Re: Putting in ground rod
Subject: Re: Putting in ground rod
From: richard.quick-at-slug-dot-org (Richard Quick)
Date: Tue, 11 Jul 1995 21:47:00 GMT
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> From: mconway-at-deepthnk.kiwi.gen.nz (Mark Conway)
> Subject: Re: Putting in ground rods; Best way to install
> ground rods?
This was some excellent information. Thanks Mark for posting this
up. More than a few people here are either building coil systems,
or upgrading to higher power levels. I have always said that
Tesla coils literally have to be hand built from the ground up.
MC> Over on the radio amateur echo somebody was saying that this
MC> method <soaking the soil> is not the best for putting in
MC> ground rods as the soil does not make good contact with the
MC> rod as the water washes the soil away from the rod.
Just a heavy soaking is not going to hurt. The practice that I
think was specifically being advised against was pressurizing
a pipe with water and then using the water flow to assist in
getting the pipe into the soil.
Bruce N9EHA said:
> the ARRL made mention..., that in many types of soils, most of
> what is left after using water pressure to make the hole, is
> stones. All of the conductive earth is washed away.
But, a good soaking brings particulate dirt and clay in close
contact to the conductor.
Then quoting Gary Coffman KE4ZV
> Lightning is RF, though most of its energy falls below 2 MHz,
> so the skin effect must be considered. That's why solid strap
> is preferred over round wire. Strap has a larger surface area,
> pound for pound, than round copper wires. Copper pipe can also
> be used, but it's surface area will be half that of copper
> strap with a width equal to the pipe circumfrence.
This is why I used 15 foot long by 3 inch wide copper strap for
the center of my new ground. Again quoting Gary Coffman:
> Woven braid conductors should be avoided for grounding runs
> because braid has about 5 times the impedance of smooth solid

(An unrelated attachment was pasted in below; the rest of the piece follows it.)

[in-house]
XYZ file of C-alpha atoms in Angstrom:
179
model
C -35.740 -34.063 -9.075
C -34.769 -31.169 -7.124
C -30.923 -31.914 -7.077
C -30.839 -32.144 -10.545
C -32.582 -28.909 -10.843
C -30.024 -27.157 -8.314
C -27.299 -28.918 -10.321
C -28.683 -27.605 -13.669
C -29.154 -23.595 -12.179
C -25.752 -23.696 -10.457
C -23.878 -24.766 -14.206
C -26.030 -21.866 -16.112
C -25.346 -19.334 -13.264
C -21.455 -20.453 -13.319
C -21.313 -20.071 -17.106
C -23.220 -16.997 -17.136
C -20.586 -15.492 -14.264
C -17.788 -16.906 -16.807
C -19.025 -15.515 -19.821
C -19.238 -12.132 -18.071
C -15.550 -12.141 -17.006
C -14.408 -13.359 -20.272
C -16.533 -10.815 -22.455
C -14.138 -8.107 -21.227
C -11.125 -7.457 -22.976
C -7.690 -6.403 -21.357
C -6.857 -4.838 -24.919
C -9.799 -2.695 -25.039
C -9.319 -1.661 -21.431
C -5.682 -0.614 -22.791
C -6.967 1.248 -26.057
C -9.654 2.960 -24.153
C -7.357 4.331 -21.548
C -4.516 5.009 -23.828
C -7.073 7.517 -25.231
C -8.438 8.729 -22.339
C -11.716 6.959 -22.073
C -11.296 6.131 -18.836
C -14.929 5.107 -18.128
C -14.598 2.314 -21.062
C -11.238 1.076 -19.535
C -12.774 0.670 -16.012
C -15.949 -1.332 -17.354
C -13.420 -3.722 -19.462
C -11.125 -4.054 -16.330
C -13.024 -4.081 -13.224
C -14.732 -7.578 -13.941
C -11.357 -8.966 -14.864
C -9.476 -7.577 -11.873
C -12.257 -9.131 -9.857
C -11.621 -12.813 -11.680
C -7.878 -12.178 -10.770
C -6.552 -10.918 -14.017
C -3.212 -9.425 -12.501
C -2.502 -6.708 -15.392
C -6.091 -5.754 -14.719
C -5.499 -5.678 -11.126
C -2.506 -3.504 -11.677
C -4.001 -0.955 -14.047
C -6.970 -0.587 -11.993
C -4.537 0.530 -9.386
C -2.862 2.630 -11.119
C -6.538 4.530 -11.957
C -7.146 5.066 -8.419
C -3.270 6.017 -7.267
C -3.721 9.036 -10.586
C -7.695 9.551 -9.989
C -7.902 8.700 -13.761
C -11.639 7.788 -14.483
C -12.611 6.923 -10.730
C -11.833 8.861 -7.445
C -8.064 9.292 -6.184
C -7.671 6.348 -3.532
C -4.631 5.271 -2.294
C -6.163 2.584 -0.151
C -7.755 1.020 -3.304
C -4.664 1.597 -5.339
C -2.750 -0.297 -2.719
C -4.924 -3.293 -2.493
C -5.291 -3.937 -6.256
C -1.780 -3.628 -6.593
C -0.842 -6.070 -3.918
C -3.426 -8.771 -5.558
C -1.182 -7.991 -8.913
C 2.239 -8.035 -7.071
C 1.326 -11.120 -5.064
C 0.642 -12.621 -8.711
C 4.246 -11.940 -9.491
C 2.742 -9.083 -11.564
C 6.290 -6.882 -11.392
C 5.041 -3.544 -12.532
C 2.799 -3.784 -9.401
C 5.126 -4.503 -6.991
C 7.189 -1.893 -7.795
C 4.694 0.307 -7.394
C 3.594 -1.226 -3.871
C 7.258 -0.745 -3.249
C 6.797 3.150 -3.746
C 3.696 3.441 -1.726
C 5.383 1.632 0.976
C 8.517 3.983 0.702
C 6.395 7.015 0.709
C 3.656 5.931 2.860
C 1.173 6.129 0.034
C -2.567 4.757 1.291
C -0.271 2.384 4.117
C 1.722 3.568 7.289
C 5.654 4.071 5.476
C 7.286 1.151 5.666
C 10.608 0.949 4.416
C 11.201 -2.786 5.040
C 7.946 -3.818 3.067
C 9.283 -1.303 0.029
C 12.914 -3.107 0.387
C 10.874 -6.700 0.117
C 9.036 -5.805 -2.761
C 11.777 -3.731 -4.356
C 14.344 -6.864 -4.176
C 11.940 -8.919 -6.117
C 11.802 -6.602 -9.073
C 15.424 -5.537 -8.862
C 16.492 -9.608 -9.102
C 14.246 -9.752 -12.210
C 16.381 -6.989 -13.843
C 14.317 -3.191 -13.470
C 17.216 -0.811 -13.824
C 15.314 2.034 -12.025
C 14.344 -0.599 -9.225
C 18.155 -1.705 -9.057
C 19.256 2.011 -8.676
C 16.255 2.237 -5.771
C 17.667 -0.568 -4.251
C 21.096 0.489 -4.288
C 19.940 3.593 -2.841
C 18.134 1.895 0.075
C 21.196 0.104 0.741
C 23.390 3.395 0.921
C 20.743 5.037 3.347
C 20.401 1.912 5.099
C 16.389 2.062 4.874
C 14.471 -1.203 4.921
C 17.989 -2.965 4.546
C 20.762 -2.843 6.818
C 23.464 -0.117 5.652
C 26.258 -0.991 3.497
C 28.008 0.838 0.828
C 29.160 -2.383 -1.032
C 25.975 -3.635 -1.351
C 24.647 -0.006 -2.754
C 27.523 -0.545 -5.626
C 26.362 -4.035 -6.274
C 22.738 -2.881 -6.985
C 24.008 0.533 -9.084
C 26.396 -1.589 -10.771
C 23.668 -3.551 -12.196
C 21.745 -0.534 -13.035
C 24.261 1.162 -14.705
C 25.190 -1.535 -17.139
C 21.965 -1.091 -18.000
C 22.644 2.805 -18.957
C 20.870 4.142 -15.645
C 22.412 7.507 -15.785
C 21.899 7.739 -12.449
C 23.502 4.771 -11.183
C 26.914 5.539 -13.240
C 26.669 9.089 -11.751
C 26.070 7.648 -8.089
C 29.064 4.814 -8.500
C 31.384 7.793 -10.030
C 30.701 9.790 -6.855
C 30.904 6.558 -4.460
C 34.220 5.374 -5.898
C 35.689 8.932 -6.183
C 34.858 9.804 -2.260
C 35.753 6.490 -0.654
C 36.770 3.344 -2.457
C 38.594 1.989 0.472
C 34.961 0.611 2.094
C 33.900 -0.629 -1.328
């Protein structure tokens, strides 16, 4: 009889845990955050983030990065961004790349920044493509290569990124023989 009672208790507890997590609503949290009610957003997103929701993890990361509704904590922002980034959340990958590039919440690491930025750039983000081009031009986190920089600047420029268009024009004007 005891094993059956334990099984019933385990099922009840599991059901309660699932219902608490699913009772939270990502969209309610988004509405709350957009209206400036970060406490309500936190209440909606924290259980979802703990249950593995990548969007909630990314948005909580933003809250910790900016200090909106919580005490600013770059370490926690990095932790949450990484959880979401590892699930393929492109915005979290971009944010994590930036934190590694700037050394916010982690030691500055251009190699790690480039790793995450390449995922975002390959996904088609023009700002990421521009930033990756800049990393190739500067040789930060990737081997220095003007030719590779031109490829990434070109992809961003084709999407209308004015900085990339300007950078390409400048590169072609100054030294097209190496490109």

> strap on a pound for pound of copper basis. There are a couple
> of reasons for this. First, the braid strands weave in and
> out, adding inductance, and second, because the skin effect
> tries to force currents to the surface, while the individual
> strands keep diving into the middle of the bundle, the
> currents try to flow from strand to strand along the outside
> of the braid. Since the mechanical connections of one strand
> to another are fairly loose, a high resistance path is formed.
This is a pretty good argument for using wide smooth strap in the
ground path. I have known for some time that strap performs
significantly better than round wire, and have said that the
widest possible strap is better than the skinny stuff (this is
easily experimentally verified).
One other thing that I thought someone might mention, but
considering the different applications that grounding is used for
perhaps not; the use of salt in RF grounding applications. Rock
salt or water softener salt can be buried around the ground
conductor. A depression in the surface of the ground is left and
the area is given a good soaking before firing. A section of PVC
pipe could be partially buried around the ground conductor,
filled with salt, and then soaked before firing. The other way is
to perforate the end of a grounding pipe before planting it and
then rig up a simple gravity pump with a saturated saline
Salt plumes are fairly inexpensive and easy to build up in the
subsoil. They are non-toxic, with the exception perhaps of a tree
root passing directly through it. The presence of an established
salt plume will really increase the local conductivity. Watering
the ground before firing makes an excellent connection between
the ground conductor and the salt plume.
... If all else fails... Throw another megavolt across it!
___ Blue Wave/QWK v2.12